While waiting innocently in a queue for tea at the 2010 annual conference of the Association for Scottish Literary Studies, I overheard the indefatigable Ian Brown speaking to Carla Sassi about the volume he was then editing about drama in Scotland. I asked him if he had any entries about Gaelic drama – folk drama in particular – and before I could finish my tea and biscuits, he had somehow pressed me into service for a chapter in his book (reference here).
Before the 20th century, Gaelic society was far more complex, multi-layered, and multi-textured than most people expect – including modern Gaelic speakers. There were a variety of cultural expressions and literary genres that have since dwindled out of existence, one of these being folk drama. I quickly gathered together materials on this topic for Ian’s volume – having squeezed myself in at the last moment – but given more time, much more could be said.
For example, the following is an interesting note about this genre that I came across recently (too late for inclusion in my chapter) in the book Co-chruinneachadh de dh’Oranan Taoghta, published in 1836:
The author of the humourous dialogue between Raghal agus Caristine is not known; but the piece was frequently performed in character, by two packmen, who travelled in the Highlands: one of them performing the part of Carastine, in women’s clothes, to the great delight of the audience.
The dialogue contains ribaldry, like we might expect from many other medieval performance pieces.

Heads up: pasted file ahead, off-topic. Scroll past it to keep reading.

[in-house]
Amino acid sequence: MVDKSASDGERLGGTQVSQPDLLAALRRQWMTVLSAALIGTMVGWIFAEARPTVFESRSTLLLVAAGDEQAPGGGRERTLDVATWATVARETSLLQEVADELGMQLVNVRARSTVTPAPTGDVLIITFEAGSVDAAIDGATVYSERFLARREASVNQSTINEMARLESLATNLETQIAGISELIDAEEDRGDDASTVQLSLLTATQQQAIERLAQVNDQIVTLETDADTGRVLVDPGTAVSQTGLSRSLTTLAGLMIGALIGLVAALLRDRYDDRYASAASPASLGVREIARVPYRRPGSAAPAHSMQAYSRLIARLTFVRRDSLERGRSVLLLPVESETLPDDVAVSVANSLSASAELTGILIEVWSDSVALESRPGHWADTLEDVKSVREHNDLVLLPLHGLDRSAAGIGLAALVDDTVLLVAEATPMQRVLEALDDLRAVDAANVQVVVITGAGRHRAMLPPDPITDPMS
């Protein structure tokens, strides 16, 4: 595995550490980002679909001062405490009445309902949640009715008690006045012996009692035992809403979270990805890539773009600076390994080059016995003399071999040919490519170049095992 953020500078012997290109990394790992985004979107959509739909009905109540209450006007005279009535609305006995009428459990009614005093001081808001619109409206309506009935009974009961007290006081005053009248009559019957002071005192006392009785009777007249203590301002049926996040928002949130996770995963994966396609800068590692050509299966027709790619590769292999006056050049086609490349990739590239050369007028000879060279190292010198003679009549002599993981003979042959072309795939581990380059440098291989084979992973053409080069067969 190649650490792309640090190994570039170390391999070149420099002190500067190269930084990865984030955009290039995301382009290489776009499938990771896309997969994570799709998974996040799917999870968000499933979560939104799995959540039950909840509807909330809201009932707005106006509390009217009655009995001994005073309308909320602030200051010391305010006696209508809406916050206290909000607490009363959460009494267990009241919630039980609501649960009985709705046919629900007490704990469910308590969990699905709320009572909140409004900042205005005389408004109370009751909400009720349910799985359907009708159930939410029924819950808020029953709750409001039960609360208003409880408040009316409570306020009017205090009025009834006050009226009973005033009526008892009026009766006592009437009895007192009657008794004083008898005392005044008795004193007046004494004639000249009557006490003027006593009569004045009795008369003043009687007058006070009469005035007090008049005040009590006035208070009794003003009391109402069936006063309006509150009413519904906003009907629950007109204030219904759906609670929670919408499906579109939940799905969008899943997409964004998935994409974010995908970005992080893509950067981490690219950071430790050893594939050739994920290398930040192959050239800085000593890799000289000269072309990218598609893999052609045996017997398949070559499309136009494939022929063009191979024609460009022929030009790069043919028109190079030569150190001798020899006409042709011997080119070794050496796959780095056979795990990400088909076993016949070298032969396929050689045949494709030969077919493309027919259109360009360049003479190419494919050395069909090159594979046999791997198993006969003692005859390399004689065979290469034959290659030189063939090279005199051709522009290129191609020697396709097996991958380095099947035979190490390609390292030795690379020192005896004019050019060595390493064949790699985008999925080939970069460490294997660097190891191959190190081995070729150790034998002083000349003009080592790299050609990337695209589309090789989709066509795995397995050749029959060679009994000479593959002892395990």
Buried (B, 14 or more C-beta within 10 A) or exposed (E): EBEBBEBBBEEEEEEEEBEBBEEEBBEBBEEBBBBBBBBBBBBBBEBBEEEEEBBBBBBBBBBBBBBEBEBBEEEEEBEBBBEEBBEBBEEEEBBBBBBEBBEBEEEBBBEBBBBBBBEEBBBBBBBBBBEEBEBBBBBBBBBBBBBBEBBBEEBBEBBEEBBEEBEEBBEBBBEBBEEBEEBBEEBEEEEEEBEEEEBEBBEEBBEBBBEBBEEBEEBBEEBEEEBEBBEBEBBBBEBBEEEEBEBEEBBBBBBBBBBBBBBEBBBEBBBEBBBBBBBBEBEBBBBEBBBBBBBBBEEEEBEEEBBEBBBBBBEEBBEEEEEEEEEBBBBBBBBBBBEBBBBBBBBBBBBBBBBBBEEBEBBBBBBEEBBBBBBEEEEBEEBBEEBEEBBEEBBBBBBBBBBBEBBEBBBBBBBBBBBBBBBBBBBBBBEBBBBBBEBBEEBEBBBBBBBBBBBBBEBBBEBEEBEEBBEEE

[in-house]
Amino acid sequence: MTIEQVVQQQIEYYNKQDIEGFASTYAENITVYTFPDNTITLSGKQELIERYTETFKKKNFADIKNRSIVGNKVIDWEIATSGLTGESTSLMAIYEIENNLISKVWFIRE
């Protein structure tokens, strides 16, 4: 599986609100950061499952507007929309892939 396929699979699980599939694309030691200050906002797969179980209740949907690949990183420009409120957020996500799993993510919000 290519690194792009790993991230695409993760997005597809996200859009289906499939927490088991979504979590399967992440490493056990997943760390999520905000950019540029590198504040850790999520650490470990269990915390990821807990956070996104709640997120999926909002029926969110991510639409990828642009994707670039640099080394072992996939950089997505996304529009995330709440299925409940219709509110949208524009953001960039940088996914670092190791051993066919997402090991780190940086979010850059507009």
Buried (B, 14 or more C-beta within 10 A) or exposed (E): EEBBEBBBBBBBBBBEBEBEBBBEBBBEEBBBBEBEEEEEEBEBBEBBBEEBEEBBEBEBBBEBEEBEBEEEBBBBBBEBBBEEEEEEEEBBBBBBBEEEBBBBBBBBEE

Gaelic Drama in Nova Scotia
In the course of the last five years of Gaelic research in Nova Scotia, I’ve also come across references to quite a number of Gaelic dramas performed in the eastern mainland and Cape Breton from the late 19th century through the first half of the 20th century. Most of these, it seems, were written by Nova Scotian Gaels (although there may be some influence from Scotland, especially via Donald Sinclair of Barra). They were often performed at social events organized by religious societies.
This is a ripe area for research which has never been touched (like so many others regarding Gaelic Nova Scotia). What was the purposes of these dramas? How popular were they? Are there elements of continuity from Gaelic folk drama, or are they Gaelicizations of contemporary popular dramas? What themes and morals are expressed in their content? Do they contain social commentary and critique?
This is yet another topic which I’ll never be able to look into in my lifetime, and there are many questions of this nature waiting to be answered by the scholar of Gaelic Nova Scotia willing to delve into this material and question contemporary assumptions and stereotypes.